New South Dakota Law Clears Up All-In Rate Cap Confusion
PIERRE, S.D. – The American Financial Services Association (AFSA) applauds the South Dakota legislature and Governor Dennis Daugaard for its unanimous passage in both houses this month of HB 1090 which brings clarity for consumers and financial institutions following the recently-enacted all-in rate cap in Initiated Measure 21.
Initiated Measure 21 was aimed at tackling problems associated with predatory payday and title lenders, but unfortunately created some confusion among non-payday sources of consumer credit in the state.
The Legislature decided Initiated Measure 21’s broad “all-in” APR needed clarification in order for legitimate, non-payday, beneficial lenders to continue to operate in the state.
“HB 1090 clarifies the all-in rate cap’s impact on other regulated sources of consumer credit, due to potentially broad interpretations of the measure that would not have allowed predictability in consumer contracts,” said Danielle Fagre Arlowe, AFSA’s Senior Vice President of State Government Affairs.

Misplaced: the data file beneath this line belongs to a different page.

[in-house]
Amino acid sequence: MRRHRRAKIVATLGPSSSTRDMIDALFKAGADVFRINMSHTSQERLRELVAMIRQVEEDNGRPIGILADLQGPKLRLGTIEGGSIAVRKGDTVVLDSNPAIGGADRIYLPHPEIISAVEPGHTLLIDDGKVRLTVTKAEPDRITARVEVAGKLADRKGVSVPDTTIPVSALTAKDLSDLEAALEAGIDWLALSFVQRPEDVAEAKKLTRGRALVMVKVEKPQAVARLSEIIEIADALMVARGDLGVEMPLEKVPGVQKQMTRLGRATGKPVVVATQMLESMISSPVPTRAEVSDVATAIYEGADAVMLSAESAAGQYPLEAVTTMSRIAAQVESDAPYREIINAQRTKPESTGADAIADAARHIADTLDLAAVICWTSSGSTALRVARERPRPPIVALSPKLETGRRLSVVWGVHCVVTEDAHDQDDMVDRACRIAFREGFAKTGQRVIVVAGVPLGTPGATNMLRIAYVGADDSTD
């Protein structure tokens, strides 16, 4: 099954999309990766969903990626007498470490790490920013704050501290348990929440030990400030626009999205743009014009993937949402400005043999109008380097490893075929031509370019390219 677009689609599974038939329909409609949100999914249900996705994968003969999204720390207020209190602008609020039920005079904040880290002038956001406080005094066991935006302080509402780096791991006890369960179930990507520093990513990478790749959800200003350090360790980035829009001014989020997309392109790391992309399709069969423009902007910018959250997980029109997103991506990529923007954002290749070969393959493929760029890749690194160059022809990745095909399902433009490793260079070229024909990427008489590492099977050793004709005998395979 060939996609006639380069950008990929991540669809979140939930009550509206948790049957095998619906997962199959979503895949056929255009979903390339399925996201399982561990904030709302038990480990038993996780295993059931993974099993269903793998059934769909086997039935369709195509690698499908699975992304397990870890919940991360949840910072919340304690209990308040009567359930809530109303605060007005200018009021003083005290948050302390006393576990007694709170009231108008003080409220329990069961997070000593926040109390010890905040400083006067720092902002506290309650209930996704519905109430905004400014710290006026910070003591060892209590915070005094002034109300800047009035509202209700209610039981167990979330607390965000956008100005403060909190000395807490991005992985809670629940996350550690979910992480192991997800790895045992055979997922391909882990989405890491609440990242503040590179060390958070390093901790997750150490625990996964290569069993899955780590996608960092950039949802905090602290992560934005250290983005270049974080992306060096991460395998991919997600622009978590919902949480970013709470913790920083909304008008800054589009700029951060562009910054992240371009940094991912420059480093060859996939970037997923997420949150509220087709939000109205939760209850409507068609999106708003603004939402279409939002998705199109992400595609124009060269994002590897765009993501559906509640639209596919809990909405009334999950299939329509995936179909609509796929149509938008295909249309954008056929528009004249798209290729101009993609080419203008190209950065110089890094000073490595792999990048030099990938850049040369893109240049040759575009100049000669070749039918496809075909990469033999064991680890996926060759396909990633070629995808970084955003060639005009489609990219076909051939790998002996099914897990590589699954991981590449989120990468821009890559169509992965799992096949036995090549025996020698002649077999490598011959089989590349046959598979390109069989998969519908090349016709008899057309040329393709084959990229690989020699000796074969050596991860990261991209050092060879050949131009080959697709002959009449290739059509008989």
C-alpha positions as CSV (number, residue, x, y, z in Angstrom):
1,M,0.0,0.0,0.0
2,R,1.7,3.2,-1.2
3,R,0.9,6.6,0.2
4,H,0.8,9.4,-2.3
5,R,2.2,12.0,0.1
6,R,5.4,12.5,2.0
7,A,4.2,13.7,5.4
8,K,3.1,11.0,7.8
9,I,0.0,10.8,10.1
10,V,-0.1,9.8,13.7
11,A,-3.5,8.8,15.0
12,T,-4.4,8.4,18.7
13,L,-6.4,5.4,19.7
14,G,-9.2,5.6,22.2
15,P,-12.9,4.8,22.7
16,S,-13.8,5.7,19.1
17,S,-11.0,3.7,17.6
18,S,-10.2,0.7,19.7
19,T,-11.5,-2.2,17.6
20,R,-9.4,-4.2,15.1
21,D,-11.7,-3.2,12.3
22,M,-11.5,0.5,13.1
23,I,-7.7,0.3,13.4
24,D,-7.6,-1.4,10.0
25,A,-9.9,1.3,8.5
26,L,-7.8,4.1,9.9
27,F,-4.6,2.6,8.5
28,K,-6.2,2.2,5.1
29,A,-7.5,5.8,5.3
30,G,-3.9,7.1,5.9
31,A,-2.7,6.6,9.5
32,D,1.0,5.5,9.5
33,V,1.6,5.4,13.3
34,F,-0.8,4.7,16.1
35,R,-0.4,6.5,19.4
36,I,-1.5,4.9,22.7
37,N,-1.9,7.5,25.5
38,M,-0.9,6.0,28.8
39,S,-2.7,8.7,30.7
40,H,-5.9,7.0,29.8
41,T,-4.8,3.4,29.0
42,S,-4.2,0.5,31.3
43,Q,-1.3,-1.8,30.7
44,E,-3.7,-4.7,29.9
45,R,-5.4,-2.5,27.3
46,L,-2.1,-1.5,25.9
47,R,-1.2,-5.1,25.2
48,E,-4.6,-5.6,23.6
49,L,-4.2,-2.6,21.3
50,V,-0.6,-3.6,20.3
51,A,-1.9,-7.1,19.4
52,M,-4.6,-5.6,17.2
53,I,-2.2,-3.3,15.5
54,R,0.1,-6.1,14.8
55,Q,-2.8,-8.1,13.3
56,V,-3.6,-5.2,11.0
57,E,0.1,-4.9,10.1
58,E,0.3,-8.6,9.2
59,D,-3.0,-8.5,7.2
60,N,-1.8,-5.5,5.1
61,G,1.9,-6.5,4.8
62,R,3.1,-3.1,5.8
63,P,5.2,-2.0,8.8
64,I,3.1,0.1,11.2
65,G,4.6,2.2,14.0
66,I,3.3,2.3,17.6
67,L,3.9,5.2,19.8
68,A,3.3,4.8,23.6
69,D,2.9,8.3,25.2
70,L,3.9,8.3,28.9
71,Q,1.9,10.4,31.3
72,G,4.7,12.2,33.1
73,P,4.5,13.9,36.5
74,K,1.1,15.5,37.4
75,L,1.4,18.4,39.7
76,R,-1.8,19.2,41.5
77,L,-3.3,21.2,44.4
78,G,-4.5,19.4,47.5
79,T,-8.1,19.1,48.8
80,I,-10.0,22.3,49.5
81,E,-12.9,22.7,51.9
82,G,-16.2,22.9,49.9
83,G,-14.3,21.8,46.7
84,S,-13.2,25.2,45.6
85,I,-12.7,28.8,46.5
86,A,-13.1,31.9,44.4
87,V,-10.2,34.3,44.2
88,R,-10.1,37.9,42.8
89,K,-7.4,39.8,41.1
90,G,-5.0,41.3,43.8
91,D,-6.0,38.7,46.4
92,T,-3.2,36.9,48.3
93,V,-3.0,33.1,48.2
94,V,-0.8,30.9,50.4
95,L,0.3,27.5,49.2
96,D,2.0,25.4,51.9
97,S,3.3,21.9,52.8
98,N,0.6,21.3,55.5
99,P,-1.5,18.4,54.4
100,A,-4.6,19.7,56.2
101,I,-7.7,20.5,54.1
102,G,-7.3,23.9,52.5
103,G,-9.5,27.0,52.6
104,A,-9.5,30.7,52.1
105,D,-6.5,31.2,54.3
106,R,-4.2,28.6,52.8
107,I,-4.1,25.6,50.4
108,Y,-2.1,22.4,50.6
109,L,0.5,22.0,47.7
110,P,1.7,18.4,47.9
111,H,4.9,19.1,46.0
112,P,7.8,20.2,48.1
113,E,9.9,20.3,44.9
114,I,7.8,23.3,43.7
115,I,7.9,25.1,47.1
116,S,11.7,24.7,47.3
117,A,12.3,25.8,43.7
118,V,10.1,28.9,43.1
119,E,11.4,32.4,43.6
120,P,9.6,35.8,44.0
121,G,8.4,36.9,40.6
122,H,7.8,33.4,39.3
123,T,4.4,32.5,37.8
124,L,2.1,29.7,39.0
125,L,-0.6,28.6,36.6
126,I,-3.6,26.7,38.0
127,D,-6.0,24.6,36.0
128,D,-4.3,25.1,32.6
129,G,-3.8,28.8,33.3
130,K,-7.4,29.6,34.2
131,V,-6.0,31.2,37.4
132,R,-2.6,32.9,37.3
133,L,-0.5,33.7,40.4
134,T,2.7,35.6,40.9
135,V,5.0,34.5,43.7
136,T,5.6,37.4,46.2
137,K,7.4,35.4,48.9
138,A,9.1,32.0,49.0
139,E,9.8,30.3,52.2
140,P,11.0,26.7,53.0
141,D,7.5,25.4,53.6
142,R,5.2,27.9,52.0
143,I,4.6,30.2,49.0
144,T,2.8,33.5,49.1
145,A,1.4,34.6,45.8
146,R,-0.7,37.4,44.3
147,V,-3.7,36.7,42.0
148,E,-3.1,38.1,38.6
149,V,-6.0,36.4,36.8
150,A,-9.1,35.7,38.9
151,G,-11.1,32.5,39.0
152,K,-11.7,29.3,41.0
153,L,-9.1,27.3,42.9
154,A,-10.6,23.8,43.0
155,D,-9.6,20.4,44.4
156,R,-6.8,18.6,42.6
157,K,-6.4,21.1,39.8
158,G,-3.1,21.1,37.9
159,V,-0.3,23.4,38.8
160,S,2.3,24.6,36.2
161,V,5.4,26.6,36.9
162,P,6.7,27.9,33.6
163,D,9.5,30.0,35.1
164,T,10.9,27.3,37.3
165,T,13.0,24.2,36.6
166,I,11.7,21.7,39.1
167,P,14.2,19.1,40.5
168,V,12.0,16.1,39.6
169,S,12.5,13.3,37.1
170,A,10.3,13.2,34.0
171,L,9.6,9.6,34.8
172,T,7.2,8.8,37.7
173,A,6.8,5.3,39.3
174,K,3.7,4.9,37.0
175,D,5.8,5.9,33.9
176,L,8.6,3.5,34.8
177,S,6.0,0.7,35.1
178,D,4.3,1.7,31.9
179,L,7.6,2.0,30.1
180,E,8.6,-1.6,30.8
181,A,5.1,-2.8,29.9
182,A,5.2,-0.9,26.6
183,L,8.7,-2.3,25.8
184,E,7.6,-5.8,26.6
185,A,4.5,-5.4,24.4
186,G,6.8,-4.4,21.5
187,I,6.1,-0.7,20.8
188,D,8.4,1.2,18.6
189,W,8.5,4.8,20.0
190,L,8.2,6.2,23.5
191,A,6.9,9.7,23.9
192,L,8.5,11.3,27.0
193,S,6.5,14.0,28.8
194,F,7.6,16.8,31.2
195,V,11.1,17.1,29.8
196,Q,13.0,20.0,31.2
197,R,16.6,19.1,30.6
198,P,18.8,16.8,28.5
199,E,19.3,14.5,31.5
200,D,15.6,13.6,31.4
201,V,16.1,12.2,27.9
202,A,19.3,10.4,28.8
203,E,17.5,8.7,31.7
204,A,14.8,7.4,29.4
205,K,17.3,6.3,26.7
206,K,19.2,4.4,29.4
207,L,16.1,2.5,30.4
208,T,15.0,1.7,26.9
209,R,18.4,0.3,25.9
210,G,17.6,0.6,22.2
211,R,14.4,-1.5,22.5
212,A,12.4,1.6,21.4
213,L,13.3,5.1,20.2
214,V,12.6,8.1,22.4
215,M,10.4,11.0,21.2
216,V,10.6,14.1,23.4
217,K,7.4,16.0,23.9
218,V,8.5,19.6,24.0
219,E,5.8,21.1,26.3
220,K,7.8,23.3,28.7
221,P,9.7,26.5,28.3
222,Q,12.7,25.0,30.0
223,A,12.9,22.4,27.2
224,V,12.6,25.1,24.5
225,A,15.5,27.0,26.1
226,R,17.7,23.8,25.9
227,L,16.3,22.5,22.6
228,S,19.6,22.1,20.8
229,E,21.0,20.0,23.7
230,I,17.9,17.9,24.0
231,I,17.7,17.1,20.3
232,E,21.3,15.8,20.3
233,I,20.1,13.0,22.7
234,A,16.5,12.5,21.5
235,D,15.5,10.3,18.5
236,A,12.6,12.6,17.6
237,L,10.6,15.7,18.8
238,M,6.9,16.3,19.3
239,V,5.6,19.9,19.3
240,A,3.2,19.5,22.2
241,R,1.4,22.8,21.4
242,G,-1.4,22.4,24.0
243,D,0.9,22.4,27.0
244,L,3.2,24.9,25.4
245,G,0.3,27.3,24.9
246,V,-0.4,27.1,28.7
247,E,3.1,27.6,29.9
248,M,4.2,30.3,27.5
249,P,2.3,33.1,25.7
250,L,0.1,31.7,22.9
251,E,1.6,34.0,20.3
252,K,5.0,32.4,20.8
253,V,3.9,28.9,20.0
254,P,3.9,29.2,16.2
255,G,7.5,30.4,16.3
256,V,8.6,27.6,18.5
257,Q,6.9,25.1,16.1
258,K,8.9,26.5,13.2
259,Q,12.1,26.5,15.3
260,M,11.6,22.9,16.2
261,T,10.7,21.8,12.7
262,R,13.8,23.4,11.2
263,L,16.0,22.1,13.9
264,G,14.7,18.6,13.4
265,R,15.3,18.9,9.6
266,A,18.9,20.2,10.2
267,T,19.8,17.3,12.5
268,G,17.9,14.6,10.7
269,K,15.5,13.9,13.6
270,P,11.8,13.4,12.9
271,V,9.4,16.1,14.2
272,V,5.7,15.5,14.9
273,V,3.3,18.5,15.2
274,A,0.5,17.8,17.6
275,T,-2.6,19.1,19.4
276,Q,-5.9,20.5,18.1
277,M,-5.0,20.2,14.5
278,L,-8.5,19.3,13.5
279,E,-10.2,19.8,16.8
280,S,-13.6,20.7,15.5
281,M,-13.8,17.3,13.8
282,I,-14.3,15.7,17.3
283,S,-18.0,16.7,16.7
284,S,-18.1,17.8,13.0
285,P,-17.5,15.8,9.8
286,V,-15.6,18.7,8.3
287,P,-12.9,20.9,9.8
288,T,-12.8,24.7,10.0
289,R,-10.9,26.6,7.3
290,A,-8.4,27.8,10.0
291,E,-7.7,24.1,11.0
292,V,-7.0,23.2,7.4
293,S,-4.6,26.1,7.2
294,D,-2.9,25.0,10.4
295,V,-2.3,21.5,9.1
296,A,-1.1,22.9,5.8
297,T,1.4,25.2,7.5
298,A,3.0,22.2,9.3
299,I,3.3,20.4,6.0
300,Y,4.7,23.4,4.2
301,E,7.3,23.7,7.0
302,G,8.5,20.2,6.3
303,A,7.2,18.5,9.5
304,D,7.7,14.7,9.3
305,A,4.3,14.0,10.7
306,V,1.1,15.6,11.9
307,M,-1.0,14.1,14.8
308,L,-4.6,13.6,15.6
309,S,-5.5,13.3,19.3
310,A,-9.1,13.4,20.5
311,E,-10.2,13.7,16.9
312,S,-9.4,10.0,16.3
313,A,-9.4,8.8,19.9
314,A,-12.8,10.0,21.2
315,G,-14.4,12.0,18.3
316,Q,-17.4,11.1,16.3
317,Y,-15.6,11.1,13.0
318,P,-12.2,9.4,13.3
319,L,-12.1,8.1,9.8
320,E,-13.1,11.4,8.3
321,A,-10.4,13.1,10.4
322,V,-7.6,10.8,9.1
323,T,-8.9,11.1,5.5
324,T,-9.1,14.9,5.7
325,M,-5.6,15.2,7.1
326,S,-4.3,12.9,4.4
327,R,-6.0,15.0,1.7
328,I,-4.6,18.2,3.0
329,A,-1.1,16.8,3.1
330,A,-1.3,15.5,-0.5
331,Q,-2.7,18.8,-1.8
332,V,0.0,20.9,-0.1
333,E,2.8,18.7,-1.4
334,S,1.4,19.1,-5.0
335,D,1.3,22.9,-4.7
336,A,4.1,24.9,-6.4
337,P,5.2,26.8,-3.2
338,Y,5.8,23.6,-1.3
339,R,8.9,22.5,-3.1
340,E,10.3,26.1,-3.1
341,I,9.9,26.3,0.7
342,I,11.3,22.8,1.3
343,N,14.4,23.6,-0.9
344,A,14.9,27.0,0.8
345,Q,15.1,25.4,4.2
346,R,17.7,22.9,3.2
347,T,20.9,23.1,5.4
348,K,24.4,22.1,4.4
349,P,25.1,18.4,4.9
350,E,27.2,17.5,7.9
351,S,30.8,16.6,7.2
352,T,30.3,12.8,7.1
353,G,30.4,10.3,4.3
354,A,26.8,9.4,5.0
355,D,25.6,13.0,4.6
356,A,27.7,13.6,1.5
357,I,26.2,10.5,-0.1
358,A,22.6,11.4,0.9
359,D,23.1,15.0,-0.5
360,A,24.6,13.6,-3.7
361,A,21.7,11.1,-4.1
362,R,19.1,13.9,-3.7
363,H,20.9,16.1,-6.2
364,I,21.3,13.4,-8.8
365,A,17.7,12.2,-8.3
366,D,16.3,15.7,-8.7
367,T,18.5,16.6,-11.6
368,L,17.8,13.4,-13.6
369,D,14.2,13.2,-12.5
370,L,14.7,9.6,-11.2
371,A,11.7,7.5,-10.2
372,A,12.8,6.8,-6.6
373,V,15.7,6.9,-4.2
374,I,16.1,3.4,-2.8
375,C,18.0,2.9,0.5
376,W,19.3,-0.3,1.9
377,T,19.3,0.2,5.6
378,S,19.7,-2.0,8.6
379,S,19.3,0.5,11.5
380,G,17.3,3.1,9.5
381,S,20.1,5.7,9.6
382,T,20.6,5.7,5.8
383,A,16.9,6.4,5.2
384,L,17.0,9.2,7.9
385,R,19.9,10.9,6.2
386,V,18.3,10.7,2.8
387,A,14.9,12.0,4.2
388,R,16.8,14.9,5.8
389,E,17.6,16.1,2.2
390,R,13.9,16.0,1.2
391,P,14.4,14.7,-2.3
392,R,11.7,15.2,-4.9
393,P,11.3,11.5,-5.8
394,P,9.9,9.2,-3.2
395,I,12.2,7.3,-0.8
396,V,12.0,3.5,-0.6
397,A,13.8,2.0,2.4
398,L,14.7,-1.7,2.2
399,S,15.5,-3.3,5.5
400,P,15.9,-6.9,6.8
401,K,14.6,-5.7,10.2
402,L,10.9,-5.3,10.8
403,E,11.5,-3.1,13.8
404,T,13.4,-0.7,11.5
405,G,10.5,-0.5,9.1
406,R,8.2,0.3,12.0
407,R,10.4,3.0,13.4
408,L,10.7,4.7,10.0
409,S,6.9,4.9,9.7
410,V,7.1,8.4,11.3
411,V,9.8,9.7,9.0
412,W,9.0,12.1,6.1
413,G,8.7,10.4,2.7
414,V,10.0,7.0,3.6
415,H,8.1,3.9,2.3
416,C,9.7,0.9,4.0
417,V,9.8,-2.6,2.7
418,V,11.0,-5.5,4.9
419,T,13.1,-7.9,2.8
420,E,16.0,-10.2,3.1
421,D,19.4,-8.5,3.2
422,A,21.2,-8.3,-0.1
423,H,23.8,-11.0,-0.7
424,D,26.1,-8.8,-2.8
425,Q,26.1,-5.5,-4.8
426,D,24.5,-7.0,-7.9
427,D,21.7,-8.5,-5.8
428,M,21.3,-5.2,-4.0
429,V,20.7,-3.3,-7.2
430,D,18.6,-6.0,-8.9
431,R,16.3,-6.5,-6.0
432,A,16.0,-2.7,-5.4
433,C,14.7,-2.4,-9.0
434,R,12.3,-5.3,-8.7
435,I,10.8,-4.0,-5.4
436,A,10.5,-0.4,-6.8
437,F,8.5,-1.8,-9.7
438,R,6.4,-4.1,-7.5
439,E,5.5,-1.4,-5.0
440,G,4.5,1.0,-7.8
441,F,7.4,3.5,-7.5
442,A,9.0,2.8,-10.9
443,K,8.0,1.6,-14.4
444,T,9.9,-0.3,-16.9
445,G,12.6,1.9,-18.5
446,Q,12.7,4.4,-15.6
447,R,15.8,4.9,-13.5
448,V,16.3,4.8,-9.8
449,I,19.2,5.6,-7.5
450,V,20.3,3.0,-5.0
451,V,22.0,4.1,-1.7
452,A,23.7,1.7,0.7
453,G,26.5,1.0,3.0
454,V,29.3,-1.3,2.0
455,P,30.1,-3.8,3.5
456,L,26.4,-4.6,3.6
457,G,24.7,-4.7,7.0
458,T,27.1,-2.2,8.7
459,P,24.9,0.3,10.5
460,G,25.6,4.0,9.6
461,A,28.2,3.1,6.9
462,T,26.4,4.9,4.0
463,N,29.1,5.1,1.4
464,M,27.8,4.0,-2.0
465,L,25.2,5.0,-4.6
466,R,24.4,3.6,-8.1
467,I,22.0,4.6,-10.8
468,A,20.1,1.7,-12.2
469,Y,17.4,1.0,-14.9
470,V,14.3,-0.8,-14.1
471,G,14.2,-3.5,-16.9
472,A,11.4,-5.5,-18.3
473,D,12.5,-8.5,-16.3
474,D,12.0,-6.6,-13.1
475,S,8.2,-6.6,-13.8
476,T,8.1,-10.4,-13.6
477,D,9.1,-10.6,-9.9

“HB 1090 merely clarifies what constitutes “all-in” and what does not, which allows financial institutions to properly comply with South Dakota law,” she said.
HB 1090 brings the definition of “incident to the extension of credit” more in line with the federal Truth in Lending Act and Regulation Z, so that creditors can accurately calculate a loan’s interest rate and comply with the law’s provisions throughout the term of the loan. South Dakota remains the only state to calculate “APR” differently than TILA.
Based in Washington, D.C., the American Financial Services Association (AFSA), celebrating its centennial in 2016, is the national trade association for the consumer credit industry, protecting access to credit and consumer choice. Its 400 members include traditional installment lenders, vehicle finance/leasing companies, consumer and commercial finance companies, mortgage lenders and servicers, payment card issuers, industrial banks and industry suppliers. For more information, visit www.afsaonline.org.
March 20th, 2017 by Dan Bucherer